The struggles of the Turkic slave generals for mastery of the throne with the help of shifting allegiance from the court's ministerial leaders both demonstrated and accelerated the Samanid decline. Samanid weakness attracted into Transoxania the Qarluq Turks, who had recently converted to Islam. They occupied Bukhara in 992 to establish in Transoxania the Qarakhanid, or Ilek Khanid, dynasty. Alp Tigin had been succeeded at Ghazna by Sebüktigin (died 997). Sebüktigin's son Mahmud made an agreement with the Qarakhanids whereby the Oxus was recognized as their mutual boundary.


Saboktekin made himself lord of nearly all the present territory of Afghanistan and of the Punjab by conquest of Samanid and Shahi lands. In 997, Mahmud, the son of Sebük Tigin, succeeded his father upon his death, and with him Ghazni and the Ghaznavid dynasty have become perpetually associated. He completed the conquest of Samanid, Shahi lands, the Ismaili Kingdom of Multan, Sindh as well as some Buwayhid territory. Under him all accounts was the golden age and the height of the Ghaznevid Empire. Mahmud carried out seventeen expeditions through northern India establishing his control and setting up tributary states. His raids also resulted in the looting of a great deal of plunder. From the borders of Kurdistan to Samarkand, from the Caspian Sea to the Yamuna, he established his authority.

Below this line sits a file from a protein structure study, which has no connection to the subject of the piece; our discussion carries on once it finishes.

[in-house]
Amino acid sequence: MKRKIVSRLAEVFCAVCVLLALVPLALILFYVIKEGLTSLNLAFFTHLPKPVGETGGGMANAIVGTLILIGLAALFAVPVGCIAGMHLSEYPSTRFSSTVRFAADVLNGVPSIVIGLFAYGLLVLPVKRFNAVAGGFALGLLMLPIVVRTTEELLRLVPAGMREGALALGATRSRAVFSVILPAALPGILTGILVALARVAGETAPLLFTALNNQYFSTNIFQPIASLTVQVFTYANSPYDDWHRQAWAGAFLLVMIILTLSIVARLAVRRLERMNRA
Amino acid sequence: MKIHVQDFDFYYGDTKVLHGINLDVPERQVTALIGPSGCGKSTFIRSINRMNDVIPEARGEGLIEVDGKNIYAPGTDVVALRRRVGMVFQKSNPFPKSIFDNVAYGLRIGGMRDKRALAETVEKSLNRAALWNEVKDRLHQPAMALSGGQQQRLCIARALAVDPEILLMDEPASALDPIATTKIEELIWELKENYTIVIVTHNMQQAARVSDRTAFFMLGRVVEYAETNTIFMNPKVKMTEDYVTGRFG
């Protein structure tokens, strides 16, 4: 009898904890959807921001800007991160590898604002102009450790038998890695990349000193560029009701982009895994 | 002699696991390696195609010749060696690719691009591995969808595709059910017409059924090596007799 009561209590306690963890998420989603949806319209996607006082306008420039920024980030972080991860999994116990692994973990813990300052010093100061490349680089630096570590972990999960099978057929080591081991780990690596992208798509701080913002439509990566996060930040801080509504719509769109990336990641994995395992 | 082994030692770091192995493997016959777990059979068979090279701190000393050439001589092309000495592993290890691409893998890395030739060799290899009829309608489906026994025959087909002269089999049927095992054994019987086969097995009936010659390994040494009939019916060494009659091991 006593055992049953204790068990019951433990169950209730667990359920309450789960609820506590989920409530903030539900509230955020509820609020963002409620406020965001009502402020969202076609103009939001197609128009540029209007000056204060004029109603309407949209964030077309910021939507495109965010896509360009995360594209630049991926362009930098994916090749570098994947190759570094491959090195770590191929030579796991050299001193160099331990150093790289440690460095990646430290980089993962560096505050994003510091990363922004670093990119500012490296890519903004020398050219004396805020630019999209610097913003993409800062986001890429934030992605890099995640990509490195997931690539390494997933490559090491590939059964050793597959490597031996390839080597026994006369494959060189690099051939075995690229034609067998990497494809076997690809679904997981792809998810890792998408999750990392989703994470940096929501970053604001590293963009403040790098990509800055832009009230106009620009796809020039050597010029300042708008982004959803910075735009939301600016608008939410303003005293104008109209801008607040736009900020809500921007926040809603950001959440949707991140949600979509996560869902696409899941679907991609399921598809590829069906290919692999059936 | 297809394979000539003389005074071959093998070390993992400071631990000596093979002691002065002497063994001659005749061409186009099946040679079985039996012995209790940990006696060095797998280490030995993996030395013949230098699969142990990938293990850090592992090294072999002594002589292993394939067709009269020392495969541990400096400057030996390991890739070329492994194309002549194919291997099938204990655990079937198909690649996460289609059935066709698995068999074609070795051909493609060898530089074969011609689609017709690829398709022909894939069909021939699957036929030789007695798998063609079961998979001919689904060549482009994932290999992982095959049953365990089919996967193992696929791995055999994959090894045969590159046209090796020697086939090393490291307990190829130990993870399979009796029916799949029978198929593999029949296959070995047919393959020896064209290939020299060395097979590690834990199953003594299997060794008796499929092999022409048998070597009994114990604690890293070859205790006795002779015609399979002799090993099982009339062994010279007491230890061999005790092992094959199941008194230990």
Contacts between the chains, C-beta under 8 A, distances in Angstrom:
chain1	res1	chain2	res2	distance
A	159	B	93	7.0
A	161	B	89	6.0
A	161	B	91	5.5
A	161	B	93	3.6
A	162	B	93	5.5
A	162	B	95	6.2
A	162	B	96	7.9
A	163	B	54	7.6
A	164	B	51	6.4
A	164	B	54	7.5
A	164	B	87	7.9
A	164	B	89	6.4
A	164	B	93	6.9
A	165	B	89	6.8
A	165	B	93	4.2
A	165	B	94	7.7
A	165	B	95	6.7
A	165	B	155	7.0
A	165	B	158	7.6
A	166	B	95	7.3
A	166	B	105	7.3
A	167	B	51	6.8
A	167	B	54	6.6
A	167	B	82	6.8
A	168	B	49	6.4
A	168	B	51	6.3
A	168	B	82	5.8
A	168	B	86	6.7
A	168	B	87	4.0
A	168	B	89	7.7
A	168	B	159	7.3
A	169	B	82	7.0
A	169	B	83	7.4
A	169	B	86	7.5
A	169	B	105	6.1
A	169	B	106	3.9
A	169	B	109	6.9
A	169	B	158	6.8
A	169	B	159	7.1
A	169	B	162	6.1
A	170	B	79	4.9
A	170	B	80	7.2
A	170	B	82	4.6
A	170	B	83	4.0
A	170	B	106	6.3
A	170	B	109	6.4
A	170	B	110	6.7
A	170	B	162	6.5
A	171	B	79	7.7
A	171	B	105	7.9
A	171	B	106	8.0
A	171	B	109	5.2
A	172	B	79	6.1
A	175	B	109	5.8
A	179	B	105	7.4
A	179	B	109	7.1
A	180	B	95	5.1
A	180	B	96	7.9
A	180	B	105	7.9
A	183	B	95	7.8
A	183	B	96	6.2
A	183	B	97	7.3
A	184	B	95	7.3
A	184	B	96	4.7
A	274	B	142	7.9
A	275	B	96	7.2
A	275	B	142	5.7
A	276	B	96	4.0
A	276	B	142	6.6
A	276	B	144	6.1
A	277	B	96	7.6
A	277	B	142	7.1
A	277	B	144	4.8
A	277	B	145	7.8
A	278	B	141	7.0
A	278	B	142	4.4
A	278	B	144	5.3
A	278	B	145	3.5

The wealth brought back from the Indian expeditions to Ghazni was enormous, and contemporary historians (e.g. Abolfazl Beyhaghi, Ferdowsi) give glowing descriptions of the magnificence of the capital, as well as of the conquerors munificent support of literature. Mahmud died in (1030). Even though there was some revival of importance under Ibrahim (1059–1099), the empire never reached anything like the same splendor and power. It was soon overshadowed by the Seljuqs of Iran.


Coinage of Mas'ud I of Ghazni, derived from Shahi designs, with the name of Mas'ud in Arabic.